Wednesday’s announcement from Volvo that it will only build new cars with some degree of electrification beginning in 2019 grabbed a lot of headlines. While Volvo is not counted among the largest automakers, it is a well-established brand with a long track record of innovation.
On Thursday, Bloomberg New Energy Finance (BNEF) released its latest long-term forecast for the electric vehicle (EV) marketplace. The analysts are forecasting that sales of light-duty vehicles (passenger cars, pickups, and SUV/crossovers) will rise from around 1% in 2016 to 54% of all vehicle sales by 2040. By that time, one-third of the entire global fleet will be electrified.
BNEF attributes the projected soaring growth to rapidly falling battery costs and increased commitments from carmakers like Volvo. The analysts expect sales of EVs to remain relatively low until 2025 and then reach an inflection point between 2025 and 2030 as EVs “become economical on an unsubsidized total cost of ownership basis across mass-market vehicle classes.”
There are five underlying factors that will drive this growth, according to BNEF:
- Short-term regulatory support in key markets like the United States, Europe and China
- Falling lithium-ion battery prices
- Increased EV commitments from automakers
- Growing consumer acceptance, driven by competitively priced EVs across all vehicle classes
- The growing role of car sharing, ride-hailing and autonomous driving (termed “intelligent mobility” in the study)
China, the United States and Europe are expected to comprise about 60% of the global market for EVs by 2040 due to “strong regulatory support” in the period between 2015 and 2025 that will boost consumer demand.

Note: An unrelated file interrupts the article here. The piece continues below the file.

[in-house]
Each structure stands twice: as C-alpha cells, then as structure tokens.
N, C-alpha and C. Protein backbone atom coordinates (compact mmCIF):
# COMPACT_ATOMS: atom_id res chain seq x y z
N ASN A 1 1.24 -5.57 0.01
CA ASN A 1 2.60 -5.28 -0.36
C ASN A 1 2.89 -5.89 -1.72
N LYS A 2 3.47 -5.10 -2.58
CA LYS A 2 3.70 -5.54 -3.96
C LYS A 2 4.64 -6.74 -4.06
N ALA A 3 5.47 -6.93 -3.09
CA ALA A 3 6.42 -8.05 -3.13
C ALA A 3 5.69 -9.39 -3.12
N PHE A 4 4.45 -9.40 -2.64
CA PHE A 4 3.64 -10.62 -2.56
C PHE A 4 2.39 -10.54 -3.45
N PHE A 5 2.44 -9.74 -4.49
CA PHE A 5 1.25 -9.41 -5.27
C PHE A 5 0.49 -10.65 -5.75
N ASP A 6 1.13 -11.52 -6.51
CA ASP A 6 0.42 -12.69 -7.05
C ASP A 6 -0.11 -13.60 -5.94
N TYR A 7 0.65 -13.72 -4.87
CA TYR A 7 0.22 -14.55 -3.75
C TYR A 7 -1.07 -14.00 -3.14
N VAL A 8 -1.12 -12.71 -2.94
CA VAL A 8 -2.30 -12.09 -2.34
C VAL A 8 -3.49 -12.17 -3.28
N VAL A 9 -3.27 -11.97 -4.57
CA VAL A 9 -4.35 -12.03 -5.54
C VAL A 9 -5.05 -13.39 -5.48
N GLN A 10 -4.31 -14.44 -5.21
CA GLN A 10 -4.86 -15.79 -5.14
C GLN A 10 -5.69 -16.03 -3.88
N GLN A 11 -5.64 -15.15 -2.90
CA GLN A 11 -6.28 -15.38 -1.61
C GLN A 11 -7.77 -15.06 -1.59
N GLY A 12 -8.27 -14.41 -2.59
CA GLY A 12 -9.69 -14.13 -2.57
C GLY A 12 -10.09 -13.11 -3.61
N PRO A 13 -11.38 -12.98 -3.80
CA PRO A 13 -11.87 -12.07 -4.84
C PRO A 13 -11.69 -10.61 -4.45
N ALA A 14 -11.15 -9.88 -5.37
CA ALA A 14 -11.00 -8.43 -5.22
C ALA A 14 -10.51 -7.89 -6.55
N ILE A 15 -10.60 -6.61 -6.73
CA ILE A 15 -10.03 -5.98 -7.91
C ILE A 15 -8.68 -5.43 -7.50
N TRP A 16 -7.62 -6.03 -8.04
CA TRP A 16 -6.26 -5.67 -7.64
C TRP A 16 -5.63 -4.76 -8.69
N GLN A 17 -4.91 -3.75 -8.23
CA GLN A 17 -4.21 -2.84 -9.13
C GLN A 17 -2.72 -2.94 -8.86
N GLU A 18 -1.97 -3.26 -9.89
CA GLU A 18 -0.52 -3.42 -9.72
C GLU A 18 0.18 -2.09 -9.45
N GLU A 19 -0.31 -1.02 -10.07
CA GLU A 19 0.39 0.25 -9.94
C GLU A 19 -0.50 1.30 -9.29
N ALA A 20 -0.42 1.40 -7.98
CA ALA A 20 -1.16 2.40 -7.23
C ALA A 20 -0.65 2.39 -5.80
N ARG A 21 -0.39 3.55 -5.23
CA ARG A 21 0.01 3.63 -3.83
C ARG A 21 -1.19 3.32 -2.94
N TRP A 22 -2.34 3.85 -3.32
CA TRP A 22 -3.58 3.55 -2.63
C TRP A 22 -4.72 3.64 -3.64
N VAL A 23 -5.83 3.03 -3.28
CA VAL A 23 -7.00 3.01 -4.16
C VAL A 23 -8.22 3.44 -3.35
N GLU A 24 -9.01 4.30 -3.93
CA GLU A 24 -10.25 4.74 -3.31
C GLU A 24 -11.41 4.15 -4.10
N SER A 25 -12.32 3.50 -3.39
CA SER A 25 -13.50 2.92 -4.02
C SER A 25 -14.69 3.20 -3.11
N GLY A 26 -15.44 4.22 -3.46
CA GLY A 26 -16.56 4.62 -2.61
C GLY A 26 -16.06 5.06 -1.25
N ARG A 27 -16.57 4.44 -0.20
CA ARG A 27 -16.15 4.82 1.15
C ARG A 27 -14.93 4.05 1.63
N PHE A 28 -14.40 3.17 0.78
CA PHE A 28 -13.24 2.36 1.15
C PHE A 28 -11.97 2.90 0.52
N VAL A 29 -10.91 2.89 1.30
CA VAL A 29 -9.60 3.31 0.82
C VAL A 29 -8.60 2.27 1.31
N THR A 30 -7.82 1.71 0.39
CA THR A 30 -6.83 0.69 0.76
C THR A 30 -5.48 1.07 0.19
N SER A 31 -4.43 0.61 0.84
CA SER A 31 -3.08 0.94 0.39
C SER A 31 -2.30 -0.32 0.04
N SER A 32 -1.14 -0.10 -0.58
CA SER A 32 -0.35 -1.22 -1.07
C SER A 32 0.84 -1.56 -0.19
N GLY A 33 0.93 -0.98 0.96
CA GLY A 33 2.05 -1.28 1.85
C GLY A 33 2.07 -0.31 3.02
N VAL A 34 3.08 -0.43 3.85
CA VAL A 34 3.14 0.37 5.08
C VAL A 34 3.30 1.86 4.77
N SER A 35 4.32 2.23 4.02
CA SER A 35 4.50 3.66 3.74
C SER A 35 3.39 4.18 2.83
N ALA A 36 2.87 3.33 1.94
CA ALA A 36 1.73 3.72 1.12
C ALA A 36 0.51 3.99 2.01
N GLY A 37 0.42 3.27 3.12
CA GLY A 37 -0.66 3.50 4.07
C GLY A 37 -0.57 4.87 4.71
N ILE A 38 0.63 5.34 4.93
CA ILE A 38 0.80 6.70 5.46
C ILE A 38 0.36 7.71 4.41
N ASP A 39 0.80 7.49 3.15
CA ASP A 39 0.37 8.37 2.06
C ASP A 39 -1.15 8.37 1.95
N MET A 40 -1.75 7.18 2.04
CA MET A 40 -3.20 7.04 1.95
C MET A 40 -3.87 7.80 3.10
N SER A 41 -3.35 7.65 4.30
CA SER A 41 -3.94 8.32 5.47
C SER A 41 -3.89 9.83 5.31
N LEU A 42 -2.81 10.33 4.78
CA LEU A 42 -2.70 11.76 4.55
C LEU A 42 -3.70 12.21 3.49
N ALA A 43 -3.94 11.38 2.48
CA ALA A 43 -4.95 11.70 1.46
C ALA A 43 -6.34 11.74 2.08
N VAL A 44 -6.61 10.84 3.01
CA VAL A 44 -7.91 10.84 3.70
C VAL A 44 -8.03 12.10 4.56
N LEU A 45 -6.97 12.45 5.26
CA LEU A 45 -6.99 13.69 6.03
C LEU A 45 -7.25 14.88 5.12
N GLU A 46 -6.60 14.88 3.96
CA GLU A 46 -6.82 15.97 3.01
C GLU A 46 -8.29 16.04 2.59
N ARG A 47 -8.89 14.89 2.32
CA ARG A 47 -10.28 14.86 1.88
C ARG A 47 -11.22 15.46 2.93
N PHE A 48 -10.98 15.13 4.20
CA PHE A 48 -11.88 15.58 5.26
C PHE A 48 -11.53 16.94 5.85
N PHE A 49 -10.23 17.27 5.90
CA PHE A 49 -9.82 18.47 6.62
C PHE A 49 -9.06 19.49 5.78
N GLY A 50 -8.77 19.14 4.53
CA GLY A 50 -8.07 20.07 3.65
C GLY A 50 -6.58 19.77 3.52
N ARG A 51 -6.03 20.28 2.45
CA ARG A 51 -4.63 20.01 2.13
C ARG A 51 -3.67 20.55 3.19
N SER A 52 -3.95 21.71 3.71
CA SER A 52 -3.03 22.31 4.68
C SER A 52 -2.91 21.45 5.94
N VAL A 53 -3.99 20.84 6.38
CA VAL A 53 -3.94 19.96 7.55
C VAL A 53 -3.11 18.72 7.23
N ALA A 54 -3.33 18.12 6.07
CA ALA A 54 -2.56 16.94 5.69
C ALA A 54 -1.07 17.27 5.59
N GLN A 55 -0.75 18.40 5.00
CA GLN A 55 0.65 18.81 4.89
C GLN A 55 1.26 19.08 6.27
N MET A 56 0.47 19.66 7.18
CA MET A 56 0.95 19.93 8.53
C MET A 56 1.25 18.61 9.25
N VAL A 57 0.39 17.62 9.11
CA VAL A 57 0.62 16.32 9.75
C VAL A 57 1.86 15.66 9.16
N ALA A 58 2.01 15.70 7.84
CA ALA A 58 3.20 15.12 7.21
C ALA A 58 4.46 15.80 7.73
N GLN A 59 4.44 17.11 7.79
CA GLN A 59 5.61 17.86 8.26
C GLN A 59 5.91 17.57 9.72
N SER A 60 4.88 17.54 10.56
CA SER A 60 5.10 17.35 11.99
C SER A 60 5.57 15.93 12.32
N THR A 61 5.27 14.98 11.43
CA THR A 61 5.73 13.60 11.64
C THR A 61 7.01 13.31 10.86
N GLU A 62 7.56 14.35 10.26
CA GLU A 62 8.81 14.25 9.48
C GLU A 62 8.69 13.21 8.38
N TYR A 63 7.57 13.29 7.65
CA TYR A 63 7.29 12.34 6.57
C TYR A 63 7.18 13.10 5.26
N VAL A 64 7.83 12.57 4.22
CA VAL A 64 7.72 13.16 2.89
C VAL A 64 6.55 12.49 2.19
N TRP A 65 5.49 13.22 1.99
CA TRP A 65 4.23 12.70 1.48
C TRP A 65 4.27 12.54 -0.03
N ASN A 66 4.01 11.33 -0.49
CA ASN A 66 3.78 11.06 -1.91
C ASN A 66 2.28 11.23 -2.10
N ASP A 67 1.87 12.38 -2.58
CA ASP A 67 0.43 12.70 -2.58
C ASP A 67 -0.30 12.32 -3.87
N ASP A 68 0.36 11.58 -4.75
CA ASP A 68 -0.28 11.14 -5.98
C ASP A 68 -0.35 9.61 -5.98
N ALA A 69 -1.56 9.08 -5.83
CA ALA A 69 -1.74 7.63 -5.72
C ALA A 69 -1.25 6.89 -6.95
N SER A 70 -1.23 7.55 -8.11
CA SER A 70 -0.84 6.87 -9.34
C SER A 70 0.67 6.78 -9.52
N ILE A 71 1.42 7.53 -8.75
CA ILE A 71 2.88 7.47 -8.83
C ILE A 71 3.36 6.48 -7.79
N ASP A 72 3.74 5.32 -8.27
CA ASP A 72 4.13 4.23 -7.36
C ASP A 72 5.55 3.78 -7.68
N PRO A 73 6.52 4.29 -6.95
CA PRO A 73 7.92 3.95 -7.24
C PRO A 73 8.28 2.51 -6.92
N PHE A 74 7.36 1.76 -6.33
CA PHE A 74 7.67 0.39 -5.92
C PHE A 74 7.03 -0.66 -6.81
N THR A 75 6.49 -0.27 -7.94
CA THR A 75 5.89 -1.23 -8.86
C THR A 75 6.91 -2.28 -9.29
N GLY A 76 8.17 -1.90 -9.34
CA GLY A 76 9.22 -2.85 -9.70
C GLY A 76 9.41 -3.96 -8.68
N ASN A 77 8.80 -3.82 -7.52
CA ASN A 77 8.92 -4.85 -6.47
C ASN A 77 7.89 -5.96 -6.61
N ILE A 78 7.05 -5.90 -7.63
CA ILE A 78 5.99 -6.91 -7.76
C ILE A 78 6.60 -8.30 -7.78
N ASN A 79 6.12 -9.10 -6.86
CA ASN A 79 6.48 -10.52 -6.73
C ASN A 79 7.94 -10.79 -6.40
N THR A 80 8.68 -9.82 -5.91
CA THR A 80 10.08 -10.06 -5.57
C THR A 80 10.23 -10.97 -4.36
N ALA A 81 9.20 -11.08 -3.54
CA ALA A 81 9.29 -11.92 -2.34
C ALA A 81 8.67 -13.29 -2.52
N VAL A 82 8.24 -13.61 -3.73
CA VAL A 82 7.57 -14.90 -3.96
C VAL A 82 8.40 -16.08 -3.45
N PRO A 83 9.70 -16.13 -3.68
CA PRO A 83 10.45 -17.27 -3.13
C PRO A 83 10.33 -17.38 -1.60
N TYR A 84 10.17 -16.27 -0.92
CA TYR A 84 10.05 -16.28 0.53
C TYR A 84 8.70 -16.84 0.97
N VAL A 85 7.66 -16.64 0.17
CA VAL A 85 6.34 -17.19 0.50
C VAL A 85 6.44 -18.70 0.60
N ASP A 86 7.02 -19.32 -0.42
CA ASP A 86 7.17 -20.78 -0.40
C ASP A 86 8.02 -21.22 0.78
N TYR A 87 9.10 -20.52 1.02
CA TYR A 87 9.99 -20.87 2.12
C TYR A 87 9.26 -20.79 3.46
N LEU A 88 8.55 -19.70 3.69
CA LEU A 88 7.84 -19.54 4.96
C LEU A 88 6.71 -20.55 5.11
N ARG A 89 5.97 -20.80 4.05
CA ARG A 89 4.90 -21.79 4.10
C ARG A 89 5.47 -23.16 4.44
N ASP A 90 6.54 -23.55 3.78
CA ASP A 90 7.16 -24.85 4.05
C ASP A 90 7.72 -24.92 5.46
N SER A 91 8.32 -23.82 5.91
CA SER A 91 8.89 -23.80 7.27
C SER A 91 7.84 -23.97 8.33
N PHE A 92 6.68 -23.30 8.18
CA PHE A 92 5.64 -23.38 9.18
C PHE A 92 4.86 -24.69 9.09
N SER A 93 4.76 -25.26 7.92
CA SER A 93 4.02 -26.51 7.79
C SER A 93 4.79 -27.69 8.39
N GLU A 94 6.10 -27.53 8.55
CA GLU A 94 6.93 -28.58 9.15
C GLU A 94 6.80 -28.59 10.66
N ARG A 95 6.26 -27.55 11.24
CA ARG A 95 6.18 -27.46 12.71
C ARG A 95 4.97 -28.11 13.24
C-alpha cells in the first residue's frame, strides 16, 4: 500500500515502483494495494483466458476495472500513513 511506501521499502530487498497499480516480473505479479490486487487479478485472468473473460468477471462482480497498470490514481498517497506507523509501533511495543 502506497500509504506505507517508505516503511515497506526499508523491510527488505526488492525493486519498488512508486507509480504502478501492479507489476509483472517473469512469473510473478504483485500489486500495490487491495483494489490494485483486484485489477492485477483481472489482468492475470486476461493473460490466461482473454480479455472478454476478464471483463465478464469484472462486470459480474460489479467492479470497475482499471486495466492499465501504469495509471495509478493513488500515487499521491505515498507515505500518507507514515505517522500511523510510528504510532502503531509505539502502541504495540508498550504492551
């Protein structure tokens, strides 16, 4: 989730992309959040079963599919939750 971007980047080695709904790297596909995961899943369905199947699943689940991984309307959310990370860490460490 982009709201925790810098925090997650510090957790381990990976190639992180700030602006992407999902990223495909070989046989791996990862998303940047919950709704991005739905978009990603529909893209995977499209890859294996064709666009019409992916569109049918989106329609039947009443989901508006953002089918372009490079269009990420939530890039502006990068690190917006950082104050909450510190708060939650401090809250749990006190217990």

Until 2025, BNEF expects plug-in hybrid vehicles (PHEVs) to play a significant role in EV adoption. After 2025, battery-powered EVs (BEVs) like the Chevy Bolt and the Tesla vehicles are forecast to account for the “vast majority” of EV sales. The reason for the shift is down to the simpler and cheaper BEV platform with its lower cost and less complex powertrain.
Regarding demand for fossil fuel the report notes:
Fossil fuel demand will be displaced by the growing fleet of EVs. We project 34% of cars on the road will be EVs by 2040 – 530 million EVs in total – which will displace up to 8 [million] barrels of transportation fuel per day.
U.S. drivers currently consume between 9.0 million and 9.5 million barrels a day of gasoline, about two-thirds of the total input of crude oil to U.S. refineries. A global demand reduction of 8 million barrels a day is a huge cut to global demand for fossil fuel.
The other side of that coin is a rise in electricity consumption to 5% of global power consumption by 2040.
BNEF also notes that the global charging infrastructure, while growing, needs to grow faster. Lack of an adequate home charging infrastructure “will be a barrier to adoption and will restrict EV sales from reaching 100%.”
Finally, the analysts see autonomous (self-driving) vehicles as having only a limited impact over the next decade. The good news for EV makers is that 80% of all autonomous vehicles in shared applications like ride-hailing and car sharing will be electric by 2040.
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